(Photo: 'Maybe It's Just Me' Blog)
Well, this is good news. The Vanderbilt University in Nashville, TN, recently conducted a poll that shows the highly Conservative RED state of Tennessee, is having a positive change of heart towards legalized marriage for same-sex couples.
This Vanderbilt poll, taken this month, shows 49 percent of Tennesseans now support gay marriage and civil unions. 46 percent are opposed to both, which basically divides the state.
Interestingly, 62 percent of Tennesseans approve health insurance and other employee benefits be given to the domestic partners or spouses of gays and lesbians. Only 31 per cent oppose the idea.
To appreciate this news, 81 per cent of Tennessee voters passed a state constitutional amendment in 2006, that said, in order for a marriage to be legal and recognized, it must be between 'one man and one women'.
Chris Sanders, president of the Tennessee Equality Project, a gay-rights group says the new poll shows a significant shift in the number of Tennesseans who are open to, and taking steps towards gay marriage:
“Tennesseans are traditional — they are standing by their religious view of marriage — but they are not cruel,” Sanders said. “Tennesseans are looking for a way to help people and protect their conservative view at the same time.”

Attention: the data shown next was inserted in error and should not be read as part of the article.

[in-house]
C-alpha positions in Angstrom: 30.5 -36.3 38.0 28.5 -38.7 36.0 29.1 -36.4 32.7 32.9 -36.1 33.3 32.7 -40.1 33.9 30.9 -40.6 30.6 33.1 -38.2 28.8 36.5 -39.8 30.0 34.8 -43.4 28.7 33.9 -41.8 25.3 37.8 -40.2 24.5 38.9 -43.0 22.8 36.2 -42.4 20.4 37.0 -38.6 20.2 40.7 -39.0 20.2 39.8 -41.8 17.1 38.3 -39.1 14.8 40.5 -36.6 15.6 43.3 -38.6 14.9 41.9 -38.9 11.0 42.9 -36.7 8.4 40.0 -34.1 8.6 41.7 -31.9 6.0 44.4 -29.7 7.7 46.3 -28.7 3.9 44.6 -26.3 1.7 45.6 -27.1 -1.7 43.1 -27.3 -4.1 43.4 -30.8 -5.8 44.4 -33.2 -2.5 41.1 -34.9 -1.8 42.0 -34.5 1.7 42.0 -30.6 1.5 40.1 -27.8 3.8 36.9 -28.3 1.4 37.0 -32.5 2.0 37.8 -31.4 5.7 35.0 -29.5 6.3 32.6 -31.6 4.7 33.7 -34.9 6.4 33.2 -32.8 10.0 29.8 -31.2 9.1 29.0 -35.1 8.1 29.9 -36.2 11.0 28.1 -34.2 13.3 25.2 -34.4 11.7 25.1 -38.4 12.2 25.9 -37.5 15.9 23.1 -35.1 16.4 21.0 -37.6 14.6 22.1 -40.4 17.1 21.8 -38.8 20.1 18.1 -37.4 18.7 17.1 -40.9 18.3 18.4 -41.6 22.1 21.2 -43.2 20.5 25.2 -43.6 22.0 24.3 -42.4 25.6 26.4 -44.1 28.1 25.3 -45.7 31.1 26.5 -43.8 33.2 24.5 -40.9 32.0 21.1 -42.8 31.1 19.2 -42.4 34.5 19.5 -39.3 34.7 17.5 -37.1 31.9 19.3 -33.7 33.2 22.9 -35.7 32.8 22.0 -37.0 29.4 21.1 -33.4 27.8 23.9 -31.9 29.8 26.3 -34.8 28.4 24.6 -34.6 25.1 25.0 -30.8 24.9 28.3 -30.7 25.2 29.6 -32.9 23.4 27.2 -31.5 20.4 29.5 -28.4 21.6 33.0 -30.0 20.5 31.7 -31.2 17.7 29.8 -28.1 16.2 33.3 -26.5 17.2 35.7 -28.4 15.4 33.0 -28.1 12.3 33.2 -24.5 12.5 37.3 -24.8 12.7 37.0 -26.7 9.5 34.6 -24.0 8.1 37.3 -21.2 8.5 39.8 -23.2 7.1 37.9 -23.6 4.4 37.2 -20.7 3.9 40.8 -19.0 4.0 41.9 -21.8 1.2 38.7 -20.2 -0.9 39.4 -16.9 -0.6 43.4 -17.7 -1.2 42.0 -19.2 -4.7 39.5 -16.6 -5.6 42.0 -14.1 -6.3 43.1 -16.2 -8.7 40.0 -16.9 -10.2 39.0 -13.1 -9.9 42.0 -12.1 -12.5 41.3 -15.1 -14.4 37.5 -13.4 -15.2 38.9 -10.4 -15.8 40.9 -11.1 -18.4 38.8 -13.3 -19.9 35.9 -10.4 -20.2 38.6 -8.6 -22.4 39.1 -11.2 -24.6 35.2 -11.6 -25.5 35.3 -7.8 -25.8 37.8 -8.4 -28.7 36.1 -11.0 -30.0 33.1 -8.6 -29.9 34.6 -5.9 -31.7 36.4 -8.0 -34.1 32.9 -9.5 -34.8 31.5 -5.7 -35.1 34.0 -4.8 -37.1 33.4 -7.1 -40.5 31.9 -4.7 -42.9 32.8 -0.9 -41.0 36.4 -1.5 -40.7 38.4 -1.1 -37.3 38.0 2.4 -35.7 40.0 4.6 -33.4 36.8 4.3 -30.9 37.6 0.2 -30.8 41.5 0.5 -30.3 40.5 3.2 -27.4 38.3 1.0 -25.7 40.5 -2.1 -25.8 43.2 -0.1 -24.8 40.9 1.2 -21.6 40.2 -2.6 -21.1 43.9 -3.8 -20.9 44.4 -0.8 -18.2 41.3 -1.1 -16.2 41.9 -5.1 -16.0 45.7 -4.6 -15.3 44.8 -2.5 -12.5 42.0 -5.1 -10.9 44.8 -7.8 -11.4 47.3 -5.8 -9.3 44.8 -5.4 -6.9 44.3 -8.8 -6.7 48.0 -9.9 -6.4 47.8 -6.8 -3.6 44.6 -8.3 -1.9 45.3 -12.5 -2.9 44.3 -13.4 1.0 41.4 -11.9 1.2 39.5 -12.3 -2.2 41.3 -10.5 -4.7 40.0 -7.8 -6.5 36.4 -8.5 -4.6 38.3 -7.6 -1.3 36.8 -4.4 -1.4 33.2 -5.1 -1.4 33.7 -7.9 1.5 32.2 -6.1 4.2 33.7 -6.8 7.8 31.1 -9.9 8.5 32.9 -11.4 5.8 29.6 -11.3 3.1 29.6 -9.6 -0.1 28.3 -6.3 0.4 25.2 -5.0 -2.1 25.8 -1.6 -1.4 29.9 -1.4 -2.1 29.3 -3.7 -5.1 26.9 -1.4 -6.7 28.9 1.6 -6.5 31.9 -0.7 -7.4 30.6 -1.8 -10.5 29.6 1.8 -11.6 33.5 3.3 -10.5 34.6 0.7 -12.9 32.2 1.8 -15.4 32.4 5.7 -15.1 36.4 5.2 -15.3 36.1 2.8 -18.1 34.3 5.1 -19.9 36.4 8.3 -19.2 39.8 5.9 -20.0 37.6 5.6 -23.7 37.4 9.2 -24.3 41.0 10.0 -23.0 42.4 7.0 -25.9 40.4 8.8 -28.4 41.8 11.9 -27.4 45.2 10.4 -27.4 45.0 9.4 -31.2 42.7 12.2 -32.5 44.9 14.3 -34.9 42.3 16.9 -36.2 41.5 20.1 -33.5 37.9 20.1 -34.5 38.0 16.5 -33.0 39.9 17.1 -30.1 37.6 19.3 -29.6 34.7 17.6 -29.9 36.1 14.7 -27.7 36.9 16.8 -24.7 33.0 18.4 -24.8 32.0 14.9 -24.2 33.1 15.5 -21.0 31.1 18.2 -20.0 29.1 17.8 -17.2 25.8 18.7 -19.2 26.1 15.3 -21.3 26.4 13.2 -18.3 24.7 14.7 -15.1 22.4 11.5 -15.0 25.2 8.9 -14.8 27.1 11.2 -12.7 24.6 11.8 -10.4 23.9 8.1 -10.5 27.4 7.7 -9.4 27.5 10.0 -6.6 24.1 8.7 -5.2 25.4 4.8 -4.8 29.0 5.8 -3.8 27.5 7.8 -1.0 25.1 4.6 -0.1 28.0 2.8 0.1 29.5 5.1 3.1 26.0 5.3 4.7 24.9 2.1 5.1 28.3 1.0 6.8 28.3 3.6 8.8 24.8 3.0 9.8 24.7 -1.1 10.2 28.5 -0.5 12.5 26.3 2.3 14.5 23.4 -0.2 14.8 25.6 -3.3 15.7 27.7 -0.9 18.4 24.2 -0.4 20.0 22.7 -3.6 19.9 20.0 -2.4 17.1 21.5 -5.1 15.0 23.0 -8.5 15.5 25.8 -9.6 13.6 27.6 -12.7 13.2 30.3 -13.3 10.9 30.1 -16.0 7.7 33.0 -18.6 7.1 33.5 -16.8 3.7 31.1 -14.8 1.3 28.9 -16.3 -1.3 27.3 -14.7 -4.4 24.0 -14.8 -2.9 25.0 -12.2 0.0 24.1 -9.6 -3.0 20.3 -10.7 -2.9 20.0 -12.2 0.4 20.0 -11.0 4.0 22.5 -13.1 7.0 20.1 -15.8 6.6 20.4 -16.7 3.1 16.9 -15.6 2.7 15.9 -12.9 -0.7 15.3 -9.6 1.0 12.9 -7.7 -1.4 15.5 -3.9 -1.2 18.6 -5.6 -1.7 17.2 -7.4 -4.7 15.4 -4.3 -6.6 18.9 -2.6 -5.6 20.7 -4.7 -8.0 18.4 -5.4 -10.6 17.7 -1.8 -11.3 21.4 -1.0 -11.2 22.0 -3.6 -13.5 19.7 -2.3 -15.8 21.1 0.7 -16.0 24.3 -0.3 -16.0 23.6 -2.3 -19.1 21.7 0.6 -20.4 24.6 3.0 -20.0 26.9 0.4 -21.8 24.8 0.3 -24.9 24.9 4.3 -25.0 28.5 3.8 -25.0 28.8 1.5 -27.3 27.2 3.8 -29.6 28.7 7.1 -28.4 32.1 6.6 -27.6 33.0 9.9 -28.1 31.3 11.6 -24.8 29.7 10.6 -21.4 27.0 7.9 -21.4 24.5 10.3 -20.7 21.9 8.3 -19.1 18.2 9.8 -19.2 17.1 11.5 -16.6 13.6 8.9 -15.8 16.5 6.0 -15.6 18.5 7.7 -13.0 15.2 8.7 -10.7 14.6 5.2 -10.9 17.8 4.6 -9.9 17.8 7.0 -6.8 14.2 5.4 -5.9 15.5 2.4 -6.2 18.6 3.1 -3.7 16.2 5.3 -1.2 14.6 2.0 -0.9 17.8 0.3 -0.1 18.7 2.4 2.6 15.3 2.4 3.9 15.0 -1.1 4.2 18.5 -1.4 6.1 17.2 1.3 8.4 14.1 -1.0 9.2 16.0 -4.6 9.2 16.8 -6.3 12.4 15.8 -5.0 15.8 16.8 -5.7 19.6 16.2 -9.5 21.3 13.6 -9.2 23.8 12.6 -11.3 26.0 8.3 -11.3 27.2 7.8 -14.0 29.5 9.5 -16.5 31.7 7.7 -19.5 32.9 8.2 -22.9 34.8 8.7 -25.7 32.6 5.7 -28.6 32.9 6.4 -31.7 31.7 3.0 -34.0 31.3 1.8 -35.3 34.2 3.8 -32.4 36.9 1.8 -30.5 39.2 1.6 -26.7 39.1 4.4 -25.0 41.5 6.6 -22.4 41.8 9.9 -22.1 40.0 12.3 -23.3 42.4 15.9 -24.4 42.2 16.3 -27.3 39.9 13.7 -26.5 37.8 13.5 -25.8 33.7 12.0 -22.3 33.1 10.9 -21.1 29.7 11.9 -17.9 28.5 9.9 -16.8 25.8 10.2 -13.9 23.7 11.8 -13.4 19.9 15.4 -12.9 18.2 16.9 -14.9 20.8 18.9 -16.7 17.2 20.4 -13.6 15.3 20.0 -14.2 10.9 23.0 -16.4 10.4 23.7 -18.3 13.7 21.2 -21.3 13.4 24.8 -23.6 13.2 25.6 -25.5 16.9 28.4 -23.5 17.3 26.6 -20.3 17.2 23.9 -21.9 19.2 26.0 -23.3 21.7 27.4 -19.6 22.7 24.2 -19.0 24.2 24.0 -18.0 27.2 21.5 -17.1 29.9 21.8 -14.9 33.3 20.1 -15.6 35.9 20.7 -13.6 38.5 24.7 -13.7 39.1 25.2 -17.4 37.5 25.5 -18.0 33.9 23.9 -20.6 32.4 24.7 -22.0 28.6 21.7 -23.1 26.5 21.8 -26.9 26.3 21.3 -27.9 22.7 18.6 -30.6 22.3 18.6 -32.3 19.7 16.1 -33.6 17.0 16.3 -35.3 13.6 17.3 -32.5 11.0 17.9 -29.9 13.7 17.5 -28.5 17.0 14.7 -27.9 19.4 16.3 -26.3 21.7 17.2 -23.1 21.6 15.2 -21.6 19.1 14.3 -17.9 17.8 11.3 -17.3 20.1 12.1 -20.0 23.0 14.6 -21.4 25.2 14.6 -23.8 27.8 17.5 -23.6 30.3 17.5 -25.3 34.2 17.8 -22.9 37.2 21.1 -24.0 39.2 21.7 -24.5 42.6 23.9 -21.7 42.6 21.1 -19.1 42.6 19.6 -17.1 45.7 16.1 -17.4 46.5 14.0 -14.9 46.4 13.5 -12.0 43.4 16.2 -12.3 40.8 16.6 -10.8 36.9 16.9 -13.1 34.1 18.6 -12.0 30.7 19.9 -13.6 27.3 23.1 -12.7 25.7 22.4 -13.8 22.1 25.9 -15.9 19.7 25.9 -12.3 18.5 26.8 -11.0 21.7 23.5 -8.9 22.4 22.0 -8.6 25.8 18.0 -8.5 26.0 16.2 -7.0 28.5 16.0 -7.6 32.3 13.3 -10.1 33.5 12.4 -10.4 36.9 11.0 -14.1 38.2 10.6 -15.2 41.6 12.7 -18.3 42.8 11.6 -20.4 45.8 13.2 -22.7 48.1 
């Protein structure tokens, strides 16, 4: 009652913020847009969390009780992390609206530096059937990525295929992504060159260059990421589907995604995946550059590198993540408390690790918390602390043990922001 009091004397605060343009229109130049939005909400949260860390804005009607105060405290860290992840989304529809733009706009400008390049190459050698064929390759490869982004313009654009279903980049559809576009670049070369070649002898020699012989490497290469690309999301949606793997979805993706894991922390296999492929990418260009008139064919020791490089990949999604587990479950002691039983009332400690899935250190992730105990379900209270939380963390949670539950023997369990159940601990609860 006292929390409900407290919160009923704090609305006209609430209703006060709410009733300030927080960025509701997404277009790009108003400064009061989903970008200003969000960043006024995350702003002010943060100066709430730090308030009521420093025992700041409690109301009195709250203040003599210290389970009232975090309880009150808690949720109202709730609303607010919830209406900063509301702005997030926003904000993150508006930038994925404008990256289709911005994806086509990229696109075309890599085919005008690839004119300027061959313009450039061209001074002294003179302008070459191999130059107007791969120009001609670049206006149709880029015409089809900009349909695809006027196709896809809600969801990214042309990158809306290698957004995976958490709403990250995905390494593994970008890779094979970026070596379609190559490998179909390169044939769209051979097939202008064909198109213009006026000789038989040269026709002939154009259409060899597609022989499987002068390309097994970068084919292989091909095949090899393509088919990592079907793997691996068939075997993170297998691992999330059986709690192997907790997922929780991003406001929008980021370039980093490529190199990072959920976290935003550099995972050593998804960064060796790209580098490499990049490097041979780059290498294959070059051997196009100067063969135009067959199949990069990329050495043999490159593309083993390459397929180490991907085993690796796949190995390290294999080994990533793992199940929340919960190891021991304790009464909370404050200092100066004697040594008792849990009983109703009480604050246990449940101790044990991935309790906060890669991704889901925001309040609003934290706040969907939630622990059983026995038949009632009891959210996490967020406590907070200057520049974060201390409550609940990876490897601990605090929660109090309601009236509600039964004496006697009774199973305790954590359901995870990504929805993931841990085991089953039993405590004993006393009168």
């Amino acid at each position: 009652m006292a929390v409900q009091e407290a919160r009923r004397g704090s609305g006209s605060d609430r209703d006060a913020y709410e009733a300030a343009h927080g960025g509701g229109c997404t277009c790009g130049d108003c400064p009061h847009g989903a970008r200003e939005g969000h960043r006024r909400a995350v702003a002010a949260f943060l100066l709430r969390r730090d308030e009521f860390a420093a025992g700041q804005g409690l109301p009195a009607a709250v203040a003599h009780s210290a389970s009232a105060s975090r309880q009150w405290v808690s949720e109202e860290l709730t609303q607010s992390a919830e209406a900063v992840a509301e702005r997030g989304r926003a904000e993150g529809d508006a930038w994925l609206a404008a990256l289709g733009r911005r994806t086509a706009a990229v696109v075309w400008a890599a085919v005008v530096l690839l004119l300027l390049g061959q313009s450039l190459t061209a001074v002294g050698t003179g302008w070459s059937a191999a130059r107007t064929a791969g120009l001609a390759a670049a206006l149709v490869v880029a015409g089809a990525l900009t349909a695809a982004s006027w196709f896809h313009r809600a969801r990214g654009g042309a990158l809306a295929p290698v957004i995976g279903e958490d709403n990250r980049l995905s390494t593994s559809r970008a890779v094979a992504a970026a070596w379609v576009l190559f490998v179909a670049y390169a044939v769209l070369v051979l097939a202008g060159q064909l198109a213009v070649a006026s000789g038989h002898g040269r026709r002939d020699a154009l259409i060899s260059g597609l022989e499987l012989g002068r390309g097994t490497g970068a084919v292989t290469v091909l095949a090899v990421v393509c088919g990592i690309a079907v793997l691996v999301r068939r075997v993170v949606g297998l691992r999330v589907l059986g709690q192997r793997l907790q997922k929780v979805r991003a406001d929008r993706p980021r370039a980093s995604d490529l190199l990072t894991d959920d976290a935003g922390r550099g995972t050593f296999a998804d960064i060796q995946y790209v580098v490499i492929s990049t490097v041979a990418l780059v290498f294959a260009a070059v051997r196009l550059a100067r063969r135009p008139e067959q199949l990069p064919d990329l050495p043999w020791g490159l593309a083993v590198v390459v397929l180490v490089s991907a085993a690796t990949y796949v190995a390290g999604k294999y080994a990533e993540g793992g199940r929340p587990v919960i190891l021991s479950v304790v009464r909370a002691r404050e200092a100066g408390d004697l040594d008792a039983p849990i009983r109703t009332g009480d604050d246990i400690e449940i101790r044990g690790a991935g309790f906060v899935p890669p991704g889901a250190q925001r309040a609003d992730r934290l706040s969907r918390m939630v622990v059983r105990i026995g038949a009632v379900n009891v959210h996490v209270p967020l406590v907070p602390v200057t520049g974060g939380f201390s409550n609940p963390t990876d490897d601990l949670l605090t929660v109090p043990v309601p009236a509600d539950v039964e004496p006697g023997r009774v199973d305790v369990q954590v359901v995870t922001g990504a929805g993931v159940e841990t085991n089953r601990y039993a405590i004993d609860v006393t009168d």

As the U.S. Supreme Court decides whether to strike state bans on gay marriage giving equal rights to all couples, the country is moving forward on its own.The nationwide number of states that recognize same-sex marriage is now at 12 and rising. In just the last month, Minnesota, Rhode Island and Delaware have each extended equal marriage rights to gay and lesbian couples. This is a wonderfully positive trend.
In order for Tennessee to join the other states, there will be hurdles. A repeal to the current amendment would require two-thirds majorities in the state Senate and House of Representatives, and a majority vote from Tennesseans.
Still, this poll can be viewd as very positive news. If a Red state like Tennessee can begin its journey towards legalizing same-sex marriage, a state that chose George W. Bush over their own resident Al Gore, then there is hope for other extremely conservative states to do the same.
It will be a grand day when all of our united states legalize same-sex marriage, and America joins countries around the world, in supporting and passing laws that legalize equal marriage rights to all. One would think we'd be a leader in such legislation. However, 'tis better late than never.
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